Have you ever looked at a diagram of an automatic transmission? If not, check this out:
I defy anyone who isn’t a mechanical engineer or who doesn’t work in the transmission industry to make sense of this schematic. There are, of course, plenty of things about cars that are hard to understand. Wiring looms, for example. The innards of limited-slip differentials. How the with a bicycle, a car is fitted with several gears offering various ratios to maximize the efficiency of the engine. The only fundamental difference between the two is that, in a car, a so-called friction clutch is used to briefly disengage one gear from the engine before the next gear is selected. Naturally, manual transmissions contain lots of slick complications – synchromesh cones, for instance, to allow shifting without matching revs and double-clutching. But it’s essentially the same system about which automotive pioneer Rene Panhard once declared (in French), “It’s brutal, but it works.”
Many drivers don’t want – or don’t know how – to shift gears manually. And especially before synchomesh was commonplace, only a small percentage truly mastered the technique. So as early as Panhard’s time, at the beginning of the 20th century, manufacturers began experimenting with various methods to make the process of shifting gears easier. Crude first appeared on the 1940 Oldsmobile. During World War II, the tranny was used in American tanks that saw action in the European Theater. After the war, GM’s “battle-tested” Hydra-Matic was an immense hit with consumers. (Here’s an exhaustive history of the Hydra-Matic’s development.) Ford brought out its first automatic, actually created by Borg-Warner, in 1950, and Chrysler belatedly followed suit in 1954. Before long, manual transmissions were an endangered species here in the States, though they remained the norm overseas. In fact, it wasn’t until 1962 that Mercedes-Benz became the first foreign automaker to develop its own automatic transmission in-house.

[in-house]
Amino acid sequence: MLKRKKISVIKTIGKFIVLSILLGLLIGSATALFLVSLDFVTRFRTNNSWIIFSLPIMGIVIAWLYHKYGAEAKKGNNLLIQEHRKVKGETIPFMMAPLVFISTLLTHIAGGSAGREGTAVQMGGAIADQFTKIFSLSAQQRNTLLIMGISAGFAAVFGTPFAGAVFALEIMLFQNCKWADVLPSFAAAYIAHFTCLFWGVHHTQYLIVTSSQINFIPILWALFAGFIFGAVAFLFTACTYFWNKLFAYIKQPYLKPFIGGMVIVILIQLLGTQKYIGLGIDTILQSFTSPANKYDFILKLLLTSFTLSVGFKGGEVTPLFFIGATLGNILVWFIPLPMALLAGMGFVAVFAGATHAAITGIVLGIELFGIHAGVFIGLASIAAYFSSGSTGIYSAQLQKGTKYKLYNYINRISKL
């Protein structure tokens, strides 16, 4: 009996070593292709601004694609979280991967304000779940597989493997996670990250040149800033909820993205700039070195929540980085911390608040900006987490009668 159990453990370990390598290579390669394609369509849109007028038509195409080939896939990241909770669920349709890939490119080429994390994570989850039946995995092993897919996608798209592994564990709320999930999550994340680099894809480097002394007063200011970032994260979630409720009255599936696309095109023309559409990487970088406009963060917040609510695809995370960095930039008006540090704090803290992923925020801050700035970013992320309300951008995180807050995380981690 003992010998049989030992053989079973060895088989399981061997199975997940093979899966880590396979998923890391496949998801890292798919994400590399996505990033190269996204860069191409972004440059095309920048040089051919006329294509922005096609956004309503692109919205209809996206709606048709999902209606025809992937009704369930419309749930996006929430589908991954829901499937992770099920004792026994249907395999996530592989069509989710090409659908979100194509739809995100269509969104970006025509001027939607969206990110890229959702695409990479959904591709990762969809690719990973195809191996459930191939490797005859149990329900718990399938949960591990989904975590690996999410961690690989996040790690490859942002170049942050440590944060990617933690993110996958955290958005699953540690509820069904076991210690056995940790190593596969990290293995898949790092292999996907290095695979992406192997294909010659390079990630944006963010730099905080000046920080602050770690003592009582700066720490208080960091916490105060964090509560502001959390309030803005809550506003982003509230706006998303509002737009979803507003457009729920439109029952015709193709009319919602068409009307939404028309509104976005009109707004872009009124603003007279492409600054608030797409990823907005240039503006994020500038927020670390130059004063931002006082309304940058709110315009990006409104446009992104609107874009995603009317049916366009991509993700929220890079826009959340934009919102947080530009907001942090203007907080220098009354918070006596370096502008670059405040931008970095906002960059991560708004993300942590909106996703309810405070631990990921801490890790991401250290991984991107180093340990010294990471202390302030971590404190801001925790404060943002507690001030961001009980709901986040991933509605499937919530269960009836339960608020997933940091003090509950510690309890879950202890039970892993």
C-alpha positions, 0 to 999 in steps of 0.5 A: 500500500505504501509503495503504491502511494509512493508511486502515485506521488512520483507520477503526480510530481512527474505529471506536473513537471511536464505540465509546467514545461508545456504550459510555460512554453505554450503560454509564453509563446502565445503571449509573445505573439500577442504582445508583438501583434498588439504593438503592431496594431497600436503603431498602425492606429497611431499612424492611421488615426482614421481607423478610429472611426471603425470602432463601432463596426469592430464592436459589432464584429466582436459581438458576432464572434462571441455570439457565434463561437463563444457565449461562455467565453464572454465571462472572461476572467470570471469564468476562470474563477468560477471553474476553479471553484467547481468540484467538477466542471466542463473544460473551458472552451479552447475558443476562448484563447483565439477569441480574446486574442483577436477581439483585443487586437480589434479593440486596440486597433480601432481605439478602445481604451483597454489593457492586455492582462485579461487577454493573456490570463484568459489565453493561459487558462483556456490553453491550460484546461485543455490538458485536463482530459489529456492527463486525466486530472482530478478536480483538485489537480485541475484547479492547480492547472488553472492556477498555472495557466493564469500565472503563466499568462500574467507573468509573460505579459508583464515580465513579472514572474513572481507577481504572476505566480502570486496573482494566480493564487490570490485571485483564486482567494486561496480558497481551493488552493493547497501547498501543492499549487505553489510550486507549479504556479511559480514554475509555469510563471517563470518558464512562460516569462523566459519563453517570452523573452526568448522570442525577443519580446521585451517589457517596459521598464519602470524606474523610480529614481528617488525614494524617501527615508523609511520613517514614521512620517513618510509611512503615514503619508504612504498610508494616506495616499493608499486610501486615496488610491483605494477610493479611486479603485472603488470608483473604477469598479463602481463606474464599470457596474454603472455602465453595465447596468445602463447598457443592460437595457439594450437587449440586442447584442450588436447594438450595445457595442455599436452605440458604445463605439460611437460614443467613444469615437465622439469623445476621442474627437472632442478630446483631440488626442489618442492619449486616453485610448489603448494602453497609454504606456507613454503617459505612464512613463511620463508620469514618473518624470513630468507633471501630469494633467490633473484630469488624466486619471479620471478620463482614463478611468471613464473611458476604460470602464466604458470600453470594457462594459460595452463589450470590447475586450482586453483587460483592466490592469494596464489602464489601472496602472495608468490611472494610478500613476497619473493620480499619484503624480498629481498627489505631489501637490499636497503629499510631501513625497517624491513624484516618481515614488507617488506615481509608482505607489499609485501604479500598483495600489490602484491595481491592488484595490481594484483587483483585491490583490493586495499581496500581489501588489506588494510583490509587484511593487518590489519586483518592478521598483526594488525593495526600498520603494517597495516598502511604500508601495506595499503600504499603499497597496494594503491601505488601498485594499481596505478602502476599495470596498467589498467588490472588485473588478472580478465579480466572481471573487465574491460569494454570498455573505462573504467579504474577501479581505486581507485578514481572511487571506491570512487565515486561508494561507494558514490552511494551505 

Unlike manual gearboxes, automatic transmissions don’t contain individual gears. On the contrary, they’re built around what are known as planetary gearsets that can be configured to produce multiple gear ratios. Instead of a friction clutch, a hydraulic torque converter is used to swap ratios. Automatic transmissions also entail the use of components such as stators, clutch packs, lockup clutches, bands, pumps, turbines, etc. Fortunately, you don’t have to understand how the technology works to use it. But for the technically inclined, here are some insights to the inner workings of an automatic transmission. And this site offers additional details and some spectacular animations.
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